To utilize the observational data, we took an approach based on the perspective that the long-term SIC trend may be realized through the same processes that cause interannual variability in SIC. A useful analogy is El Niño’s influence on rains over California (Schonher and Nicholson 1989): in this case, while the root cause is the slowly evolving anomalies in the tropical Pacific SSTs, their influence on the rains is realized through rapidly evolving weather systems. All of the mechanisms under consideration—Arctic SST, the autumn SIC, sea ice drift, and downward IR radiation—undergo interannual variations. Therefore, we first calculated the interannual relationship between each of these variables and SIC, and then evaluated the extent to which the trend in each of these variables is associated with the SIC trend. As will be described below, prior to calculating the interannual relationship, the seasonal mean values were detrended.

For a concrete description of this approach, we expressed SIC at each data point as a function of the four variables: where f is the winter SIC, is the autumn SIC, T is the SST, C is the sea ice convergence, and R is the downward IR radiation. Then, the 1979–2011 trend in f, caused, for example, by the trend in , can be expressed as , where is the change in f with respect to change in and can be estimated by calculating a linear regression coefficient at each grid point between f and using the detrended seasonal mean data; is the 1979–2011 trend in The 1979–2011 trend in f caused by the remaining three variables can be similarly calculated.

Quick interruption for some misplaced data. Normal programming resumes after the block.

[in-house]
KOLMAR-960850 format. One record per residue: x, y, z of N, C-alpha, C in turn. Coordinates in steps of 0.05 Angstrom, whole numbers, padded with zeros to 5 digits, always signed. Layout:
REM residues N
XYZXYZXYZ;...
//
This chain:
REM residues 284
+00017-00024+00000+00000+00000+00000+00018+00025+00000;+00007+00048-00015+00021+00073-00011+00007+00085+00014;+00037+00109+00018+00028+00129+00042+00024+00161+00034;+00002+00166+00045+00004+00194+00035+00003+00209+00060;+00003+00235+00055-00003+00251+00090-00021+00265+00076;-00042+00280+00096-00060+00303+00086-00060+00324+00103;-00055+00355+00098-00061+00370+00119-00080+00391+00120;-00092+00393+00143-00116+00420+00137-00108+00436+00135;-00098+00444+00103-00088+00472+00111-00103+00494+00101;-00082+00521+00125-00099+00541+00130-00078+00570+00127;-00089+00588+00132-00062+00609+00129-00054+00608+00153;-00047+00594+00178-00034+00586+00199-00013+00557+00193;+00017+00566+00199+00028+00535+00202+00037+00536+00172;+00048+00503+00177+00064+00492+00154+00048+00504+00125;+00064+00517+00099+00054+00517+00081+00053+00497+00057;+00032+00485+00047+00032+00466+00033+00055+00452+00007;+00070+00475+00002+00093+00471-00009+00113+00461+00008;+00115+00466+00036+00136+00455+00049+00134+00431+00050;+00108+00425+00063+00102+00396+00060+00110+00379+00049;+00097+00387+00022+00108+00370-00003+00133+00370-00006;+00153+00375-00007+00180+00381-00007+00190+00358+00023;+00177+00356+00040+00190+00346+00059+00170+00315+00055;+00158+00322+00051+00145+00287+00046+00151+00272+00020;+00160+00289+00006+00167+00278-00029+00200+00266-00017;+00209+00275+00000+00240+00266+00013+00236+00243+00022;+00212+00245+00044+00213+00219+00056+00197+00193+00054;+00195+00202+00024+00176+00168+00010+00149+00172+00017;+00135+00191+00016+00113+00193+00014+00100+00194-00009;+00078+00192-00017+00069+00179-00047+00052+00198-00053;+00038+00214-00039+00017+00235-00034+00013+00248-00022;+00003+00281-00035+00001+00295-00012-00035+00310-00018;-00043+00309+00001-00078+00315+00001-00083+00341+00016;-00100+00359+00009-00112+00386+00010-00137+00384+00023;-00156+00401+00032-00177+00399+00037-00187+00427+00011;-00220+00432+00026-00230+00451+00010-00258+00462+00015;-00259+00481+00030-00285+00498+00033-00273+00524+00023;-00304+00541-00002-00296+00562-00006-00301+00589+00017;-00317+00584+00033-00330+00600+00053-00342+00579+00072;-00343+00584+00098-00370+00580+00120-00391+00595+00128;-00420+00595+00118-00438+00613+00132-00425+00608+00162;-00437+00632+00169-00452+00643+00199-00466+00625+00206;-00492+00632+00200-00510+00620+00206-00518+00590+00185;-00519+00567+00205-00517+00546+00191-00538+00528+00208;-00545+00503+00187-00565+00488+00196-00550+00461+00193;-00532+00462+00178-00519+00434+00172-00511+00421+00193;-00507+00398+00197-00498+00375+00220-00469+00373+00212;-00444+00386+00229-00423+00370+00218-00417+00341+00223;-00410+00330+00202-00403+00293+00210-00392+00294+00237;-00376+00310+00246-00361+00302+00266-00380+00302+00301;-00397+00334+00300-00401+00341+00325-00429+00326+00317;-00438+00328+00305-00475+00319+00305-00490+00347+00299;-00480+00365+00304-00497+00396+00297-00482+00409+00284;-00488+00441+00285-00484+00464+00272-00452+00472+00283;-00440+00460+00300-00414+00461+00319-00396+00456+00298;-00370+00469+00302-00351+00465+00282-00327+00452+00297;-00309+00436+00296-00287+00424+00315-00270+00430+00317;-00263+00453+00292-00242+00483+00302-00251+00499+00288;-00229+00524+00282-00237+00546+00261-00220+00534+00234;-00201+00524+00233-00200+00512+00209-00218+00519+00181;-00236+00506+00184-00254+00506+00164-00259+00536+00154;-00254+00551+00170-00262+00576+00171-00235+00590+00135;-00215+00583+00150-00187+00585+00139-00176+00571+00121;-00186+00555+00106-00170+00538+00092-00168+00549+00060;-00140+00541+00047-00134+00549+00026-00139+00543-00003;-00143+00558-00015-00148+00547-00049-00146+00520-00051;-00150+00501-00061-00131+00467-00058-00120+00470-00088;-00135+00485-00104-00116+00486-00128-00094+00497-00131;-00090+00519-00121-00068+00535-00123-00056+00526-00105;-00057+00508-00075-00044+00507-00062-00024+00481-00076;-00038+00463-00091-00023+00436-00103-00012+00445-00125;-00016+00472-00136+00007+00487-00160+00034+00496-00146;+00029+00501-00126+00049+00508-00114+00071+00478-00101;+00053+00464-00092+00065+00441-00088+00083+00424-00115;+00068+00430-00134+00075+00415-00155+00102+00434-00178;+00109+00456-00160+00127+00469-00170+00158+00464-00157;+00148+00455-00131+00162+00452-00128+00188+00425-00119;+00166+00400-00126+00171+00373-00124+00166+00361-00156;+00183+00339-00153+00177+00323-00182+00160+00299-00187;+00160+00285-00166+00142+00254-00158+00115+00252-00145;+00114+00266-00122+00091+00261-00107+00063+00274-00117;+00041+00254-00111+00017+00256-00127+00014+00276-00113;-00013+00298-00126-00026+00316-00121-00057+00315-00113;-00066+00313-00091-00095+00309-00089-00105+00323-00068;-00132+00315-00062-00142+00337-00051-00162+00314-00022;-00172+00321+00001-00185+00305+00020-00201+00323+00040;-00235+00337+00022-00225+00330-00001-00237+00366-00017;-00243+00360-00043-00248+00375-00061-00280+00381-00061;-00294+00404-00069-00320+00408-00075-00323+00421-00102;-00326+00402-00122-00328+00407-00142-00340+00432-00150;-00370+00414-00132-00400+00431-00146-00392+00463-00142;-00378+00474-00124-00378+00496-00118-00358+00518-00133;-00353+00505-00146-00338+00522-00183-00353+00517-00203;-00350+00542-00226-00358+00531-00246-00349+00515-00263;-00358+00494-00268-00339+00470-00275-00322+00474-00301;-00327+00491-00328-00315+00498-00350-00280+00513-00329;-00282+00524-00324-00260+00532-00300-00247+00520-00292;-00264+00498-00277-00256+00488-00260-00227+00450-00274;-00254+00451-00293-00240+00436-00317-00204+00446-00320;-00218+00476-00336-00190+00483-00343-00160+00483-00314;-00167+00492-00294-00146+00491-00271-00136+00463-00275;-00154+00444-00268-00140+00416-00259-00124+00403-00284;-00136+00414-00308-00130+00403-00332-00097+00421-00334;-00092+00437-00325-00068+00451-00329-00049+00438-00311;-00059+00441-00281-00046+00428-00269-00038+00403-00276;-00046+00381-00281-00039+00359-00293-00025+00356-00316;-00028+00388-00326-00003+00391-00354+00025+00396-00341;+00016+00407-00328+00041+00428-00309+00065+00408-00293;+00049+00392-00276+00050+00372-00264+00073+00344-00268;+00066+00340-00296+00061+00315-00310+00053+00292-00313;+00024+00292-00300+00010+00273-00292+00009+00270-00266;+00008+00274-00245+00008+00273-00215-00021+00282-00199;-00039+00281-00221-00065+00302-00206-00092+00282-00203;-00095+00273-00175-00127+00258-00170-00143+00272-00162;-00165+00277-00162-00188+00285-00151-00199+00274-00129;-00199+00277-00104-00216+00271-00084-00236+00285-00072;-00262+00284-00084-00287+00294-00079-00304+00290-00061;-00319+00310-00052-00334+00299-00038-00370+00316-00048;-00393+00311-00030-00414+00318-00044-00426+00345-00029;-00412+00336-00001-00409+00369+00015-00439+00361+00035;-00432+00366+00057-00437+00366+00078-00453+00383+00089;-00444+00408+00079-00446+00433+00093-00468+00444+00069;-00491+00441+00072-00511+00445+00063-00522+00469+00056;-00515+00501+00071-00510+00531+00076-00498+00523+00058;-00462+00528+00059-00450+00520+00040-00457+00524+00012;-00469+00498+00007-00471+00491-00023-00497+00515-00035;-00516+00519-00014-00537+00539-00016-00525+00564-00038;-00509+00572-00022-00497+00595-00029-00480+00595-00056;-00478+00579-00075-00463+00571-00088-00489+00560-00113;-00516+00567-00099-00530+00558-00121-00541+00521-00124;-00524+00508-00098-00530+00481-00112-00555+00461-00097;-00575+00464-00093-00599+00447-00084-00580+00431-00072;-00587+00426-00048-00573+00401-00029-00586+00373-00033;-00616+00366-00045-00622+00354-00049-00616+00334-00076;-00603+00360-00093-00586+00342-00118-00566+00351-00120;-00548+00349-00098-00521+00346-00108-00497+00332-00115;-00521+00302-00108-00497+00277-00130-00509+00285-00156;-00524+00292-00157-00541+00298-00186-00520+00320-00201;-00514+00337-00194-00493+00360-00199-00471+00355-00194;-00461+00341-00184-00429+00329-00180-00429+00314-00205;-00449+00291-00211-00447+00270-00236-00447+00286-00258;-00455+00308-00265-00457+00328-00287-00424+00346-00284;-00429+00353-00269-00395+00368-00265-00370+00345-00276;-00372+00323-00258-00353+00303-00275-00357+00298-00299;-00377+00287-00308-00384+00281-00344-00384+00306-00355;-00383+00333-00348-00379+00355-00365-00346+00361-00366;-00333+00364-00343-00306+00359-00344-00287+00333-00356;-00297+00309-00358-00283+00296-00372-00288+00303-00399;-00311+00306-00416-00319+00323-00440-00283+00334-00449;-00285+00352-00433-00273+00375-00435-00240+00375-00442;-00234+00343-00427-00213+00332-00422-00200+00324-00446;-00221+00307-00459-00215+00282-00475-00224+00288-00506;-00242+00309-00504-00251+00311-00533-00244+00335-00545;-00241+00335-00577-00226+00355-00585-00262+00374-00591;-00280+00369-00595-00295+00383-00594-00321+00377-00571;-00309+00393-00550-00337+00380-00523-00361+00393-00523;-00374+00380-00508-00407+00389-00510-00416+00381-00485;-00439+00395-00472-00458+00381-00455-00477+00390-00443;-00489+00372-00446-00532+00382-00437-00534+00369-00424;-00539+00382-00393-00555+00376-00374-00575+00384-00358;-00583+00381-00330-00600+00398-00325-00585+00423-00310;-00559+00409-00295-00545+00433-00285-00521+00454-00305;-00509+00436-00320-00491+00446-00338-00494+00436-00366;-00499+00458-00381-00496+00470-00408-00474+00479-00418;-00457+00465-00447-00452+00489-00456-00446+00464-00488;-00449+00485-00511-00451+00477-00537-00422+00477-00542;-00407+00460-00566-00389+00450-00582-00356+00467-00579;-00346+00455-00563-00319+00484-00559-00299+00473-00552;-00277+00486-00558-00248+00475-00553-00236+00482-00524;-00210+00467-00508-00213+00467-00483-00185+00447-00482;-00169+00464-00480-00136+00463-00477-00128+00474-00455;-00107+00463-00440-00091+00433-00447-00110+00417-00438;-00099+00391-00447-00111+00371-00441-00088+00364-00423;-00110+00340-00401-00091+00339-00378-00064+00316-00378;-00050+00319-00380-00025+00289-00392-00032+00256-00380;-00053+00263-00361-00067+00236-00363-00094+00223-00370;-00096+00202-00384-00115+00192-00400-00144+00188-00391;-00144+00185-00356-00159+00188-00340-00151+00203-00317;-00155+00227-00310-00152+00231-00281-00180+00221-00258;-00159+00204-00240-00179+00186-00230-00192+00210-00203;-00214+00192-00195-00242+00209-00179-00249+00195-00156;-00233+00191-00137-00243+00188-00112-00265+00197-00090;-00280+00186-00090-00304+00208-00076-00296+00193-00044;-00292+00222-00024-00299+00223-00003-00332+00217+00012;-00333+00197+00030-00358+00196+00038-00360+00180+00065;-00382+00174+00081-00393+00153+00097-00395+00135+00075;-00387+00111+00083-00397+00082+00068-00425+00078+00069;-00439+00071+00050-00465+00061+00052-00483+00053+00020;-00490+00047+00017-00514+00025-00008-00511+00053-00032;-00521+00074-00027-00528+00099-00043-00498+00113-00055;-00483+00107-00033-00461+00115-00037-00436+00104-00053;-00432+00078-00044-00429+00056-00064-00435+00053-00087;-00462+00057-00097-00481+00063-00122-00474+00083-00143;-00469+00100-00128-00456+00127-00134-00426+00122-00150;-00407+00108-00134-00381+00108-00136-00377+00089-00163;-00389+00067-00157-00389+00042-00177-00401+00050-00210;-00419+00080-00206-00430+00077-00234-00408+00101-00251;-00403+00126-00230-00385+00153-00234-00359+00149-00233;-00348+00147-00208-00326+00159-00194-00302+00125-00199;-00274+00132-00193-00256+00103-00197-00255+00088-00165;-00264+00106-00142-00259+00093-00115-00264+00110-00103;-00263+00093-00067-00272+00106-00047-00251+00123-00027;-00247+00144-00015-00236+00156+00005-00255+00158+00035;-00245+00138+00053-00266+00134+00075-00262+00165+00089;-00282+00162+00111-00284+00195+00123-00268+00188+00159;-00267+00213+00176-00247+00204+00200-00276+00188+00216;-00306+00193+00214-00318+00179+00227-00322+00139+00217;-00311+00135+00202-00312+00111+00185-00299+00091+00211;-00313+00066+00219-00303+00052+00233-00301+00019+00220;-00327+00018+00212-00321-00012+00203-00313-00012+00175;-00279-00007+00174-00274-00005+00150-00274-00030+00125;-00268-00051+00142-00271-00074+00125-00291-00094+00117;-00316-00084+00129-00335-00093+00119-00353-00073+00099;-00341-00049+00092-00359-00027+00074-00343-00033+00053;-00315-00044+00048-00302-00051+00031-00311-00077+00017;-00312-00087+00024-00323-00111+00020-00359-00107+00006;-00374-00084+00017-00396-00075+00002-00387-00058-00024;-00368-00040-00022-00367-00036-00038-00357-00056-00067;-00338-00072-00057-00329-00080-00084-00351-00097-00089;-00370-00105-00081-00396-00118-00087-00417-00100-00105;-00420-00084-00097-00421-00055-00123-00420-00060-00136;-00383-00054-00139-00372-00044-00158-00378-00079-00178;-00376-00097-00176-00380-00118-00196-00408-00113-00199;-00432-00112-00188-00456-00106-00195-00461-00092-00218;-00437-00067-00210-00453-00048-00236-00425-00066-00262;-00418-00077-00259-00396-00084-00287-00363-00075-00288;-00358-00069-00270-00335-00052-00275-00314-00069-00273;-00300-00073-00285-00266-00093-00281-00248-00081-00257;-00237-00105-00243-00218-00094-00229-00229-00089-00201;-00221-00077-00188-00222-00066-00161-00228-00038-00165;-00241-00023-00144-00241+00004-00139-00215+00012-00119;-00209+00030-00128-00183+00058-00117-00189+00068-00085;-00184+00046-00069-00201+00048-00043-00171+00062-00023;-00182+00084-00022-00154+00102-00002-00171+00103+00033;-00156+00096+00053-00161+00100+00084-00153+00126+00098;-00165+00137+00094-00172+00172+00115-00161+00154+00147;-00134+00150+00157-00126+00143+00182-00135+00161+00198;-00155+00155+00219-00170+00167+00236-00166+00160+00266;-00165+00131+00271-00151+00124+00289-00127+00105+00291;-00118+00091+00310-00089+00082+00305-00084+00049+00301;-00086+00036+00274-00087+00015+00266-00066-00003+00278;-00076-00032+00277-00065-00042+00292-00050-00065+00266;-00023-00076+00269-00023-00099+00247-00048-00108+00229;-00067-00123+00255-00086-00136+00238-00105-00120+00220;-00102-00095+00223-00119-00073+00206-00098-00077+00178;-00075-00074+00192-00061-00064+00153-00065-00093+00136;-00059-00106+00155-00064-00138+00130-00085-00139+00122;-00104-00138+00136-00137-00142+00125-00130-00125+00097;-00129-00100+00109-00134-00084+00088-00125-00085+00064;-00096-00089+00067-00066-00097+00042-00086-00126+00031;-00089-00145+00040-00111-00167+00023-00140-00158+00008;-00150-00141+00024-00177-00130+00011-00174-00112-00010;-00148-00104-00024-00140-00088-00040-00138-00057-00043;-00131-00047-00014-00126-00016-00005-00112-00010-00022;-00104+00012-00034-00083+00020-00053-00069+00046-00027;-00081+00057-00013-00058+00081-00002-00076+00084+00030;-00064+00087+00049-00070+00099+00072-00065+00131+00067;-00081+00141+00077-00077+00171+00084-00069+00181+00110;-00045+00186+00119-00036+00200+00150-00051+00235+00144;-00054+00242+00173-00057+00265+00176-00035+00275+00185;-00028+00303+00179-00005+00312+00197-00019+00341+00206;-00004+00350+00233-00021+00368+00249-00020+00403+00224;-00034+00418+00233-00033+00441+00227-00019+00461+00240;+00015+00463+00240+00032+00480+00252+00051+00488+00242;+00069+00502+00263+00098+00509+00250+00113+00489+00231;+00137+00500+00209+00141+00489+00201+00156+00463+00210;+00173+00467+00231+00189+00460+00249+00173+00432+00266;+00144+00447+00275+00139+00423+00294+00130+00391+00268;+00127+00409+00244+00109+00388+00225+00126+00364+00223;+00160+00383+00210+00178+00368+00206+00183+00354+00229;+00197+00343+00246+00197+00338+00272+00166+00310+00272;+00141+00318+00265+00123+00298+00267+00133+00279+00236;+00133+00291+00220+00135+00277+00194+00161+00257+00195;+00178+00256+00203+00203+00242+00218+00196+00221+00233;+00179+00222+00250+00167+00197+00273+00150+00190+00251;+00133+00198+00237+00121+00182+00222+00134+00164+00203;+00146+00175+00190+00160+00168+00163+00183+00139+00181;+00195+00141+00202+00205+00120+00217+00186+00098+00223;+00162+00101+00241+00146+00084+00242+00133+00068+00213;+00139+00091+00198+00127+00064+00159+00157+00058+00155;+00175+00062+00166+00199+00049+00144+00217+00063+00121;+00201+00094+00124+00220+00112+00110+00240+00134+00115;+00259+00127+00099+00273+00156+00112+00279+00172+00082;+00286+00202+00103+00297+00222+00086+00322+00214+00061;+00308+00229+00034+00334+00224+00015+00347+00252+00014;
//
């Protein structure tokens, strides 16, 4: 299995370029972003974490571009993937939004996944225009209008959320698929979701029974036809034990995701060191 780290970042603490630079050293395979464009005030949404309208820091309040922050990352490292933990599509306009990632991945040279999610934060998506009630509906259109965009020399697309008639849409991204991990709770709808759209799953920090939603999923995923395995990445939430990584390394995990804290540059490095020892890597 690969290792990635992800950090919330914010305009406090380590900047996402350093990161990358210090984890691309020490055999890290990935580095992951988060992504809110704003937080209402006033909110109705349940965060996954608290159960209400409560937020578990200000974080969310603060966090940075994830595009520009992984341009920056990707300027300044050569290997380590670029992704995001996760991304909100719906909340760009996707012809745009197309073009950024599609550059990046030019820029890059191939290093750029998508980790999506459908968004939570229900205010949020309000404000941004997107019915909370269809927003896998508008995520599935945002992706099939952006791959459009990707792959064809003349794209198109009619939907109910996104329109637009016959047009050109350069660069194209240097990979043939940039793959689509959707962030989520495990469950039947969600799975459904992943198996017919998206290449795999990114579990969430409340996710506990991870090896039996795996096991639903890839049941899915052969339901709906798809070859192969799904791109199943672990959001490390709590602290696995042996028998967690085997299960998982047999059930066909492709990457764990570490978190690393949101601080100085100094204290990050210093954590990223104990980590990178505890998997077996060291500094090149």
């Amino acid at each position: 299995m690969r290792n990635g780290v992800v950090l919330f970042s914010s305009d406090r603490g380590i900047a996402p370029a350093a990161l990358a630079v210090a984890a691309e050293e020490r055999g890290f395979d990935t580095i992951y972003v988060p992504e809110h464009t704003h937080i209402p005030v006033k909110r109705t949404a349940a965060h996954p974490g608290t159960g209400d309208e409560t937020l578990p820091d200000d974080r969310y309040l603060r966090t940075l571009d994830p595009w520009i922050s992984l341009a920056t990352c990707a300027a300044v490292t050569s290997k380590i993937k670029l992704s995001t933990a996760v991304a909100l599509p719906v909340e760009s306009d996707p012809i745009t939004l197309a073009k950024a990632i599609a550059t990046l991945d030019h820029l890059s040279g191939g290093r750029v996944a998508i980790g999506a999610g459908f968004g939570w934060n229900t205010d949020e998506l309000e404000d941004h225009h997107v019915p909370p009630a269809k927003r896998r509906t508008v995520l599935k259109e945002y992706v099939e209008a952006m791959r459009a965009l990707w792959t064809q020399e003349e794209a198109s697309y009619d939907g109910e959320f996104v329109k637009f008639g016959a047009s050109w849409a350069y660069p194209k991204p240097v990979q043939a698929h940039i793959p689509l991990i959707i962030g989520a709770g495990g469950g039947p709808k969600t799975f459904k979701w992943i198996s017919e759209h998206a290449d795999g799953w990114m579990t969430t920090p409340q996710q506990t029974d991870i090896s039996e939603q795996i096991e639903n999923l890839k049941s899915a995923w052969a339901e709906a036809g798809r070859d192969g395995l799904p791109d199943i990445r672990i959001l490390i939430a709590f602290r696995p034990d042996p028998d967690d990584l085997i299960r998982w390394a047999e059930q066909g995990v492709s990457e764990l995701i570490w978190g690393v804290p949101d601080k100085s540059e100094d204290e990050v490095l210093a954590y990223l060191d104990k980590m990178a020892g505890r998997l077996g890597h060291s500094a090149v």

Once the dominant factor (among the four variables) is identified, we will investigate how this factor influences SIC. For this purpose, we examine the time evolution of the variables under consideration and infer causality through their lead–lag relationship. The time evolution can be examined effectively using a daily projection time series (Feldstein 2002) that measures how closely the SIC anomaly, at any given day, resembles the SIC trend pattern. Although the aforementioned regression analysis is performed using seasonal mean data, we examine daily time series for studying causality because the average e-folding time scale of the SIC projection time series is 9 days, much less than the 90 days of DJF. The projection time series () used here is constructed using the following definition: